Campus News

Campus community urges removal of Confederate statue Silent Sam

The community speaks out about Silent Sam

Twenty-eight speakers had the chance to speak their minds before University leaders about whether the Confederate statue known as Silent Sam should stay or go. All but a few urged Chancellor Carol L. Folt and the University Board of Trustees to remove Silent Sam from “the front door” of the campus on McCorkle Place.

The Nov. 15 forum was the second community forum in front of the UNC Board of Trustees that has been held to seek broad input on a contentious historic issue. The first forum, held in March 2015, focused on the student-led effort to rename what was then called Saunders Hall and is now Carolina Hall.

Folt said she suggested the forum so the trustees could hear the full scope of voices on the issue. She thanked the speakers for the honesty and integrity they brought to the process in the effort to help Carolina meets its best and most cherished goals. “We said we were going to listen and that truly was our intention,” Folt said.

Board Chair Haywood D. Cochrane Jr. also thanked the audience for allowing every voice to be heard. “We appreciate everything that’s been said today – and the respect that you’ve shown each and all of our speakers,” Cochrane said.

Each speaker was given three minutes to talk. During his allotted time, William Fitzhugh Brundage, the William B. Umstead Distinguished Professor of History and chair of the history department, urged trustees to seek permission from the state legislature to move Silent Sam from its current location.

“As a historian, I am keenly aware of the need to preserve history; to advocate that the monument be moved is not to advocate the erasure of history. To the contrary, I think we should preserve Silent Sam, but as an historical artifact, not as a conspicuous, commemorative symbol,” Brundage said.

 Because of Carolina’s important place in the history of American higher education, Brundage said it was overdue that Carolina have a permanent exhibit space dedicated to its history. In that “appropriate space,” Silent Sam could be a useful artifact to teach University history.

“Until then the statue occupies a privileged public space, indeed, I would say the most privileged public space on this campus. And it symbolizes an interpretation of the past that is utterly incompatible with the principles we faculty, these students and this University strive to uphold.”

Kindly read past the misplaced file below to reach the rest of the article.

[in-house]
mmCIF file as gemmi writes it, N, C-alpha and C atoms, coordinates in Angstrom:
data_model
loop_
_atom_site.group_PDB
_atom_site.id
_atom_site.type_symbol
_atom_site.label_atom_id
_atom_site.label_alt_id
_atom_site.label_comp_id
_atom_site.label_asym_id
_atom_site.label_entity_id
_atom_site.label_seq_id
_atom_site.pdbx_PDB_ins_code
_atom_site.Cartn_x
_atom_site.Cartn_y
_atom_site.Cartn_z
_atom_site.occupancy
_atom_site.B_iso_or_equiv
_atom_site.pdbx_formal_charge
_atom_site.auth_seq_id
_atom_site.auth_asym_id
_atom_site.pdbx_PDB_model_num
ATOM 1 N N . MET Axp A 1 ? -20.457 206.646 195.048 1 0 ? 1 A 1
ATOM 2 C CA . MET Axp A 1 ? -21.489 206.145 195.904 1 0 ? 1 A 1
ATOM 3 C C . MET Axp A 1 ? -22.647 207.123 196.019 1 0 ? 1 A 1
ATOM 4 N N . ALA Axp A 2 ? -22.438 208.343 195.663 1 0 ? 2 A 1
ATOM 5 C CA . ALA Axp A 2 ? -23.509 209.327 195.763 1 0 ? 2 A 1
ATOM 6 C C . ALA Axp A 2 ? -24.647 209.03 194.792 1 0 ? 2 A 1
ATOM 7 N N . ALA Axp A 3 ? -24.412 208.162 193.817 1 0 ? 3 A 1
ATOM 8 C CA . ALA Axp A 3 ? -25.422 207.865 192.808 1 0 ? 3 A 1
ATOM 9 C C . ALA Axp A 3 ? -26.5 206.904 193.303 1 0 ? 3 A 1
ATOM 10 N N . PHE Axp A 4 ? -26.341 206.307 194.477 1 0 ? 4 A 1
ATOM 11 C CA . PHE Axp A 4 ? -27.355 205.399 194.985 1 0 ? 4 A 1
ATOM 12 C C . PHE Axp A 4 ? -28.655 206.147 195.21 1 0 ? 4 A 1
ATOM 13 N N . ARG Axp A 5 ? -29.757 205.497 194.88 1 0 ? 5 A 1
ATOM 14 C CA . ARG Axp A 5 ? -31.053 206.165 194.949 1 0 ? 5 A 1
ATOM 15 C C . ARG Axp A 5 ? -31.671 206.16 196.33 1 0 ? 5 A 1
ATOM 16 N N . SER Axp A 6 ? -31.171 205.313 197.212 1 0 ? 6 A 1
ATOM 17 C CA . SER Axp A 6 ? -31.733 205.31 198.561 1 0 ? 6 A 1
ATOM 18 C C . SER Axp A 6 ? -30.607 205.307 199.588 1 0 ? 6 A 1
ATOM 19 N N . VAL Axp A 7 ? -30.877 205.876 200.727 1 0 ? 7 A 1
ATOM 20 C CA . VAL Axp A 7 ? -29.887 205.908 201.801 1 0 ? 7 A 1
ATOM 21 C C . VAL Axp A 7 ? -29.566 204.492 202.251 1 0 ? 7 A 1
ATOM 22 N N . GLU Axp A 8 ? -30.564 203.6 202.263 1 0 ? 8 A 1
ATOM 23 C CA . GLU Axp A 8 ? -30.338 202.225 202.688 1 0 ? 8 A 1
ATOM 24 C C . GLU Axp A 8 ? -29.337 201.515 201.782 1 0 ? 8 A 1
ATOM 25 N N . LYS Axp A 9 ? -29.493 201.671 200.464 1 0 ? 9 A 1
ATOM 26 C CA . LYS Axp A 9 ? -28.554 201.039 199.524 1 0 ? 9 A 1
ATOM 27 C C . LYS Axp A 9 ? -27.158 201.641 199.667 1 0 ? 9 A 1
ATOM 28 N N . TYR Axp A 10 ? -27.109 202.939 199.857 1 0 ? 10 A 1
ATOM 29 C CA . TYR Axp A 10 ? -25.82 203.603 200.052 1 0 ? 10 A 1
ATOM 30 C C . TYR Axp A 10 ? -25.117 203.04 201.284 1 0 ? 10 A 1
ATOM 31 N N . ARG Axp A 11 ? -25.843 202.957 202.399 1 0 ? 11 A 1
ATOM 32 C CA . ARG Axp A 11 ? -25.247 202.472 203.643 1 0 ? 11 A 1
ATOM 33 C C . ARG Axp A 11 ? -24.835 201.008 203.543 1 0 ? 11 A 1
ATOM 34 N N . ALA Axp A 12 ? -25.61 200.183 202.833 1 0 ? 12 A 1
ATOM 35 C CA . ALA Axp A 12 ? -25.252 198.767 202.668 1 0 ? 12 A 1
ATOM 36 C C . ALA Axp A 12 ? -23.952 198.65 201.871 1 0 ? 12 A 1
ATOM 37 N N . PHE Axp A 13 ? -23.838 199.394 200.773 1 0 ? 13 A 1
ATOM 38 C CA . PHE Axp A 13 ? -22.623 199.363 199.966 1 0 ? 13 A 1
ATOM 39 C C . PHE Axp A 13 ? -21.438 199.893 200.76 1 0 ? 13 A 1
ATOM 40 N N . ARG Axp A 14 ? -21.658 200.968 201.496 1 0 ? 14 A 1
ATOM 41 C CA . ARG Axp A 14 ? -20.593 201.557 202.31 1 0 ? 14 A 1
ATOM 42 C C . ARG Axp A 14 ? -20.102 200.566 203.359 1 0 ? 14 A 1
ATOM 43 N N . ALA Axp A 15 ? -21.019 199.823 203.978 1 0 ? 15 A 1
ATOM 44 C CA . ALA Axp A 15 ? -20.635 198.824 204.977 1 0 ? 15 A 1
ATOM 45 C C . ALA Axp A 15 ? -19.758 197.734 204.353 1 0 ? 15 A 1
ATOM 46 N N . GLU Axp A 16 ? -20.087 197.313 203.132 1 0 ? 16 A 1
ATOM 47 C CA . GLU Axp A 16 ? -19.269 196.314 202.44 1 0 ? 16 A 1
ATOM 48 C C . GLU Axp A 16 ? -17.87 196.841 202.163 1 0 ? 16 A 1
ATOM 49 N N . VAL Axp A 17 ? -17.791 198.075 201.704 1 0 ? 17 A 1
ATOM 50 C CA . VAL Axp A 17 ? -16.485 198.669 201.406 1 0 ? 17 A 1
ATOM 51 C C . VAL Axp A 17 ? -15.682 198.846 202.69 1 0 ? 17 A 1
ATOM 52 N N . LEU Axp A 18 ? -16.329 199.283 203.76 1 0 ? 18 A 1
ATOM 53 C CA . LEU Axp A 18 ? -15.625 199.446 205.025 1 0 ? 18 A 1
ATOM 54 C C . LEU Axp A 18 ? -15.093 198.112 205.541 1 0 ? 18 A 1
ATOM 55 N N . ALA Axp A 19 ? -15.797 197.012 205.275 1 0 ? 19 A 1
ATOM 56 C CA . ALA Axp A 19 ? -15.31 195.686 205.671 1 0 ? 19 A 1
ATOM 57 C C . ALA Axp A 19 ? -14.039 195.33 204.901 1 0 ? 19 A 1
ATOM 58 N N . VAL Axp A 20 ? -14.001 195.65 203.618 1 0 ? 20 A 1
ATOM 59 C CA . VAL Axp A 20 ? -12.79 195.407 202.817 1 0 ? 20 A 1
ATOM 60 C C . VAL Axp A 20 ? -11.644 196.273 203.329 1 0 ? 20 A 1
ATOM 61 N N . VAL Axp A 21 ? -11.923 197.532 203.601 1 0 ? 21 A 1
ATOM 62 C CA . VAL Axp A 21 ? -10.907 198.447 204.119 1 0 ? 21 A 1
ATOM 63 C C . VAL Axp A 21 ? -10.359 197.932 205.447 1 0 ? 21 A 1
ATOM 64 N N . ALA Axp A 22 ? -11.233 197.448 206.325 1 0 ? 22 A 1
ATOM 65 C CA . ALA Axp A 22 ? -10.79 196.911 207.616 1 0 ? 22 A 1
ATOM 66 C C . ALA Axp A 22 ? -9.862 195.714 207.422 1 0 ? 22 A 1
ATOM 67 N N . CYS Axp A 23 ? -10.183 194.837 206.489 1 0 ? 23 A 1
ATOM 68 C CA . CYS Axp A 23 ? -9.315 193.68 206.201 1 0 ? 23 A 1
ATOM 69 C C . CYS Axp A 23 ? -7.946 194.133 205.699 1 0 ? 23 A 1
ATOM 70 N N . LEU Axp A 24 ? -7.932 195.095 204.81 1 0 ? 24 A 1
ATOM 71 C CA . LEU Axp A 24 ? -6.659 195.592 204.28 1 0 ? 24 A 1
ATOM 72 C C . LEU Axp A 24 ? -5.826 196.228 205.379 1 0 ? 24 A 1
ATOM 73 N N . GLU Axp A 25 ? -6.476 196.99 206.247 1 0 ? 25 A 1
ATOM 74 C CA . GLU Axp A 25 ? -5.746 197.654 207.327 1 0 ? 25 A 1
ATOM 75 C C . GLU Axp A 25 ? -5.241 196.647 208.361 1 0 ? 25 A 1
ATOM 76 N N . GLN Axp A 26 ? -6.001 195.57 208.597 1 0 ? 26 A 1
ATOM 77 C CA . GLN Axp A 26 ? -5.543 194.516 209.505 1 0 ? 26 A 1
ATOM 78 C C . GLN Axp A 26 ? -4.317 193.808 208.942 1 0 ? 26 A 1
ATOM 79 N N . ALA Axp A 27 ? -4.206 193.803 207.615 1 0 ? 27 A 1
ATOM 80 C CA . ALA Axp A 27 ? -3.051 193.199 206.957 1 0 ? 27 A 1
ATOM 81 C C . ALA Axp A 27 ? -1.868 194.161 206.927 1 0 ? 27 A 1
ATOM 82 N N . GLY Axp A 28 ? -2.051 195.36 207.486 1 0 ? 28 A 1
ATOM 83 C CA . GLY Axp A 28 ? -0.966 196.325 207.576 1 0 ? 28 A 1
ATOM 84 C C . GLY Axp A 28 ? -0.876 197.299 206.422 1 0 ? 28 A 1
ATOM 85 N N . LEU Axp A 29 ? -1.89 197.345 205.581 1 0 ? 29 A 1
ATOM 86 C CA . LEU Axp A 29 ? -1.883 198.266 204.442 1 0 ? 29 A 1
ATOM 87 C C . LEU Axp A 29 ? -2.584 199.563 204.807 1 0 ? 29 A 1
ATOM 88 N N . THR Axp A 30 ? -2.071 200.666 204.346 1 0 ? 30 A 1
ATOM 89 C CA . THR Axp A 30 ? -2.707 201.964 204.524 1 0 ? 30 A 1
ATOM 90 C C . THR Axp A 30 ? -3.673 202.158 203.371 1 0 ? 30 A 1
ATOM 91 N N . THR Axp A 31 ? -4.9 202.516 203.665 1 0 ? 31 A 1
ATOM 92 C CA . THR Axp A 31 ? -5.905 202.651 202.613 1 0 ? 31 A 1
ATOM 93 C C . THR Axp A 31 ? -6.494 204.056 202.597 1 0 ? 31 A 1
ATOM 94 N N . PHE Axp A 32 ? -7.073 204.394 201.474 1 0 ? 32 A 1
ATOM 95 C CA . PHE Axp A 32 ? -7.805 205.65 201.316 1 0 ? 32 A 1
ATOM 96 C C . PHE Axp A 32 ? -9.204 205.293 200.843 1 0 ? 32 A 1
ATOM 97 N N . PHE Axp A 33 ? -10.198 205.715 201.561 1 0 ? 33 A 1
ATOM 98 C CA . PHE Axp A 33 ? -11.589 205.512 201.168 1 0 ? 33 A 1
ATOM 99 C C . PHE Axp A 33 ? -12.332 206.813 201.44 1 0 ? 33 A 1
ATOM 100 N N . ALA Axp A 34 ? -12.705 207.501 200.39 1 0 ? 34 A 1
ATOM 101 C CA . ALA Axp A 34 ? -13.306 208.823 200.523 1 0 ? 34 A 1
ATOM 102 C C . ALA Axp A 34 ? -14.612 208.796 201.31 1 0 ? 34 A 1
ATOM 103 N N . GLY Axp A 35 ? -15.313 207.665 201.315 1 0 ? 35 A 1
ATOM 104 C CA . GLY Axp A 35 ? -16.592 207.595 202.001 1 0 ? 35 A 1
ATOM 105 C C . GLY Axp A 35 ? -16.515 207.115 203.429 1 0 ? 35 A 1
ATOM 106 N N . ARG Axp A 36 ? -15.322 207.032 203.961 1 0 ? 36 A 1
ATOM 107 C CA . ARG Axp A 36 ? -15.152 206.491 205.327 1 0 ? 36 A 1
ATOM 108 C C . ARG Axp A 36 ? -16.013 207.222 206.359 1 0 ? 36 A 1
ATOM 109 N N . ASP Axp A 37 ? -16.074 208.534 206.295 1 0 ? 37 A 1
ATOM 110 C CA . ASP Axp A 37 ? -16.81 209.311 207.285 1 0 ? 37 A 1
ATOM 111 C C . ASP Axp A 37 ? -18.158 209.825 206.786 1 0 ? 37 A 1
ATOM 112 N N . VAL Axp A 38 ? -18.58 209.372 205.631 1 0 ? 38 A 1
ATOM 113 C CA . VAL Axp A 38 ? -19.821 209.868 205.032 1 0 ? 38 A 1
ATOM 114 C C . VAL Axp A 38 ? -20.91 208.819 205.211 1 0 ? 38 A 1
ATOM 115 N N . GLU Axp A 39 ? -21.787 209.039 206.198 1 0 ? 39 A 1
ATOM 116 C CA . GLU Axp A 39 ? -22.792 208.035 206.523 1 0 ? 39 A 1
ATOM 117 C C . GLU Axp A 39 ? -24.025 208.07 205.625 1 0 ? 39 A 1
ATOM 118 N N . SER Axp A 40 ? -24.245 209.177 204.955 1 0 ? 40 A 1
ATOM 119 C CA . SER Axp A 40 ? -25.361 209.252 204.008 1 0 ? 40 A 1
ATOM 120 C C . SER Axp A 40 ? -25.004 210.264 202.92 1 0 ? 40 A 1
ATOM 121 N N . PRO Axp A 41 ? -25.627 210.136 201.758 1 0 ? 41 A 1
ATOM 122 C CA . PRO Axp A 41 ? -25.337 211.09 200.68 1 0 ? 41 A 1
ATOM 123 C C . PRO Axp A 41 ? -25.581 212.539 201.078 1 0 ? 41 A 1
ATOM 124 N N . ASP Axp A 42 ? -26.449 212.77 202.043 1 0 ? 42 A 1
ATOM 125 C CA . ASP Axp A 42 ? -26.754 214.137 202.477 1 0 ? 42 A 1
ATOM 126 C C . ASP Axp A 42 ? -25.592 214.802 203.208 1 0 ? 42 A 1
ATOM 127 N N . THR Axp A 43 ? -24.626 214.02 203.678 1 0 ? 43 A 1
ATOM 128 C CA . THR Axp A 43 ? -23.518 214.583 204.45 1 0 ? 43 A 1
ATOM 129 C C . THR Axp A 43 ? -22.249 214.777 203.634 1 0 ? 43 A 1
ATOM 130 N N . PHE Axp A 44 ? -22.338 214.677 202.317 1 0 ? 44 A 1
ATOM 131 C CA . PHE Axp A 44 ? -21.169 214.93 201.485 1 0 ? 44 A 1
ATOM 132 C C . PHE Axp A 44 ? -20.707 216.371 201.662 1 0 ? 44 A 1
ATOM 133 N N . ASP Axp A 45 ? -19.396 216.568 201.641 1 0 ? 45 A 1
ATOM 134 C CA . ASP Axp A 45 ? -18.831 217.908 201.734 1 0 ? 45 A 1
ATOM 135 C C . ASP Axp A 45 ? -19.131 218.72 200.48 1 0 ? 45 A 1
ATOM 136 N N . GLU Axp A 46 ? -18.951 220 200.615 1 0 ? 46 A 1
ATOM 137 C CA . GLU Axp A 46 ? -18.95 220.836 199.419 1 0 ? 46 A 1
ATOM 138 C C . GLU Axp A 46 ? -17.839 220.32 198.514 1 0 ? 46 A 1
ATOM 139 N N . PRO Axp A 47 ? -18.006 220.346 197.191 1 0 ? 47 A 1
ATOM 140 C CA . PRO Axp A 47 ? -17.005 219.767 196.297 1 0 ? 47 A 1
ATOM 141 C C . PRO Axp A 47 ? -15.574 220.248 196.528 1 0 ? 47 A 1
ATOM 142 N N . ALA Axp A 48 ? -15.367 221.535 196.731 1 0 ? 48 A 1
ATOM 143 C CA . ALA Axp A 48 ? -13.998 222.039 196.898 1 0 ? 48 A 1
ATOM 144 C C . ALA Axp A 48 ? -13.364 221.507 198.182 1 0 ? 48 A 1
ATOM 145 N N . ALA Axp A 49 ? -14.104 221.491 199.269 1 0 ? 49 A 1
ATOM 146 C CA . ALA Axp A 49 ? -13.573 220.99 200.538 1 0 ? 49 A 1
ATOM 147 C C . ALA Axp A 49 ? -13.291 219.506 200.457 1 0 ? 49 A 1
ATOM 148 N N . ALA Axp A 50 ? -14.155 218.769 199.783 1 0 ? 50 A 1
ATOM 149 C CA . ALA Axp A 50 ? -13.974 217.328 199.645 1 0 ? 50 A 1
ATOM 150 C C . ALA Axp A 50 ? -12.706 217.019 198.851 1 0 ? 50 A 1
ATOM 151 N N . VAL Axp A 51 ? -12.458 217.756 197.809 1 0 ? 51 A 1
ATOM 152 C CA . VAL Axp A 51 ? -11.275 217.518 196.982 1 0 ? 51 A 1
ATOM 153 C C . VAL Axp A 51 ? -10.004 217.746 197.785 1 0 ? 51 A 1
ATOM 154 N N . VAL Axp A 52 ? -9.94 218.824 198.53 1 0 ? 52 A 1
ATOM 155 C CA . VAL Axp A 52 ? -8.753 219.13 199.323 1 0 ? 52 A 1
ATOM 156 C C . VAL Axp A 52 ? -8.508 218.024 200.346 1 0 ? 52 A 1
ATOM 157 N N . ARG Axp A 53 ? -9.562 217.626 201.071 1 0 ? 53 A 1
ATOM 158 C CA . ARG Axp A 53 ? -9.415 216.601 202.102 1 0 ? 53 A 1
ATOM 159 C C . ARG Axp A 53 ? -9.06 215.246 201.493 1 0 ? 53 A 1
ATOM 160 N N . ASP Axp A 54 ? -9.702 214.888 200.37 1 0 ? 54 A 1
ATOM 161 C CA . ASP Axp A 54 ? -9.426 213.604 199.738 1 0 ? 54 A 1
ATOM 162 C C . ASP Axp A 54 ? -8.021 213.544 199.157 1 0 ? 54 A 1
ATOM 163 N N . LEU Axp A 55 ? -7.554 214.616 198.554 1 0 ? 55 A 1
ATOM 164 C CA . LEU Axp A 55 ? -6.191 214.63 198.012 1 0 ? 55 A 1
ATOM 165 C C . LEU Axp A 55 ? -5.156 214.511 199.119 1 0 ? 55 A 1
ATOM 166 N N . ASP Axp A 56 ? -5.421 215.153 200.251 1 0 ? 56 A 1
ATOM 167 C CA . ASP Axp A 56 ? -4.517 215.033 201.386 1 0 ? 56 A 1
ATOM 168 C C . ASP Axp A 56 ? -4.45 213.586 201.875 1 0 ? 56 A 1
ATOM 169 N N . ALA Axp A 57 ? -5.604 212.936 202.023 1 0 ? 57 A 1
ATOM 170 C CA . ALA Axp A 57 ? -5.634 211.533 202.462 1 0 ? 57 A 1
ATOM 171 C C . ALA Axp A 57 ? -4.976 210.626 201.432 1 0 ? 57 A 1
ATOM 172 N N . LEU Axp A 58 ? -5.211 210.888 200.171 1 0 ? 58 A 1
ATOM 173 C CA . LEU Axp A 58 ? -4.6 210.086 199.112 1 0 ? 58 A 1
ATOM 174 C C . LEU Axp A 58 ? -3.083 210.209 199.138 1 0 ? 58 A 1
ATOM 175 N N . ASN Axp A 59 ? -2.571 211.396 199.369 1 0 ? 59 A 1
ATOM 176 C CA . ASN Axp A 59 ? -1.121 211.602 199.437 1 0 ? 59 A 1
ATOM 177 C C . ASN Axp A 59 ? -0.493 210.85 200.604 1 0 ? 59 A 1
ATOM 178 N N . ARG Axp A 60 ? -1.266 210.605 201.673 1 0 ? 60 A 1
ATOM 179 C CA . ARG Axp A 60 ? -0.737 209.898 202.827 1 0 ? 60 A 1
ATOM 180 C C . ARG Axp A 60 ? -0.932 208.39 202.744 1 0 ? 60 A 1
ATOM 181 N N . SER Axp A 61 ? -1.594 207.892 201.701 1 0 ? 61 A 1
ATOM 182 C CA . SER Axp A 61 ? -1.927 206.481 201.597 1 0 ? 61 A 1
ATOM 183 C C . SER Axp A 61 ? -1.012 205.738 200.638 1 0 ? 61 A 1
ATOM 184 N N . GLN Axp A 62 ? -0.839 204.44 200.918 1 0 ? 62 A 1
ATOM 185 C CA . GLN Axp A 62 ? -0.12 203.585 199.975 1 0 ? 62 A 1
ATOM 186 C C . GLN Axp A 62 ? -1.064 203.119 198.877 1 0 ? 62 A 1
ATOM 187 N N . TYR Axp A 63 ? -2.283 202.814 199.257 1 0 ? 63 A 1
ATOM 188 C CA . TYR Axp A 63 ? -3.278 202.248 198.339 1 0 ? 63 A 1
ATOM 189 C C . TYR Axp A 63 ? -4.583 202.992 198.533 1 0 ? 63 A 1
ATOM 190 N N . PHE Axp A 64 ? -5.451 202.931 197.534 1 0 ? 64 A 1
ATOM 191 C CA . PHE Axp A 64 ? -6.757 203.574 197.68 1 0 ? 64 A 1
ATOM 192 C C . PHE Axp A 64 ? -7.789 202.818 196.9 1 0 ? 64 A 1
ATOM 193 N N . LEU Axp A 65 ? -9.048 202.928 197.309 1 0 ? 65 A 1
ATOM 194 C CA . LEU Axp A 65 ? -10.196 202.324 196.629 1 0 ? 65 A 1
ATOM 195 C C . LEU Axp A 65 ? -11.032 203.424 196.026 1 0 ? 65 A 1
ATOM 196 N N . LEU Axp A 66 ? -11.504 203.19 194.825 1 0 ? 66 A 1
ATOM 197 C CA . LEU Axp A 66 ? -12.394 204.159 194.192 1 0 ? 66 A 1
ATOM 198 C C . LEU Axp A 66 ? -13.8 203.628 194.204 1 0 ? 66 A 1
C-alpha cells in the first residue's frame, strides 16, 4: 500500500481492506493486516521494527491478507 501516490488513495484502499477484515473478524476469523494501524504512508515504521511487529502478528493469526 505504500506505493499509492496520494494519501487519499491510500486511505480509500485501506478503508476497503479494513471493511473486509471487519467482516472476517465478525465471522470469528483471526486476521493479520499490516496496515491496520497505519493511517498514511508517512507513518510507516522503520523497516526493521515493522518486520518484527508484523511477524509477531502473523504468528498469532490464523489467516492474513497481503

Buck Goldstein, the University entrepreneur in residence and a professor of the practice in the department of economics, said the statue equates to the Confederate battle flag and urged trustees to push to remove the statue, even if doing so came with a temporary financial or political cost. “The University community will stand with you,” Goldstein said. “The courage to stand by our most fundamental values will be remembered forever.”

Among the few who disagreed with the removal of the statue was Eunice Brock, who said she had lived in Chapel Hill 50 years – long enough to join in the fight for civil rights and to witness the ongoing fight over Silent Sam. “To the students and others, I applaud your opposition to racism, but I am against the removal of Silent Sam because I do not believe it expresses racism.”

It was erected to honor the 321 University alumni who died in the Civil War, she said. “It is truly a veterans’ monument.”

When she sees Silent Sam, she sees a poor solider, she said, “not a general astride a horse, but a foot soldier holding a musket” looking into the distance and perhaps thinking of returning to his impoverished home and homeland.

Rather than move Silent Sam, Brock suggested that another symbol be erected in McCorkle Place in honor of African-American women at the time, such as abolitionist Harriett Tubman who was also part of the Underground Railroad.

Alumnus James Ward also opposed the statue’s removal.

“Most of us look at the statue today and see a memorial to our ancestors, our blood kin who died in a devastating war. Most of those people went to war reluctantly because their state had called them to fight off an invasion of the South and they answer the call of duty.

“The statue should remain because it is a memorial to these sons of the University. It should remain because it tells a part of the history of the University. It should remain because this University should not succumb to the demands of any group because it demonstrates the most and shouts the loudest. Once the tearing down starts, where does it end?”

O.J. McGhee, an IT manager in the Gillings School of Global Public Health and chair of the Carolina Black Caucus, said black faculty, staff and students have witnessed generations of progress.

For those generations of people, “Silent Sam is a reminder of the continued pain that still consumes many of us.” And that’s because the statue has always been “more than just stone and metal that innocently memorialized Confederate soldiers.”

“Let me be clear: there is absolutely nothing silent about Sam,” McGhee said. “The statue screams racism and racial supremacy.”

Read a transcript of Chancellor Carol L. Folt’s comments on this issue here.

Read a transcript of Board Chair Haywood D. Cochrane Jr.’s remarks to speakers at the Nov. 15 public hearing here.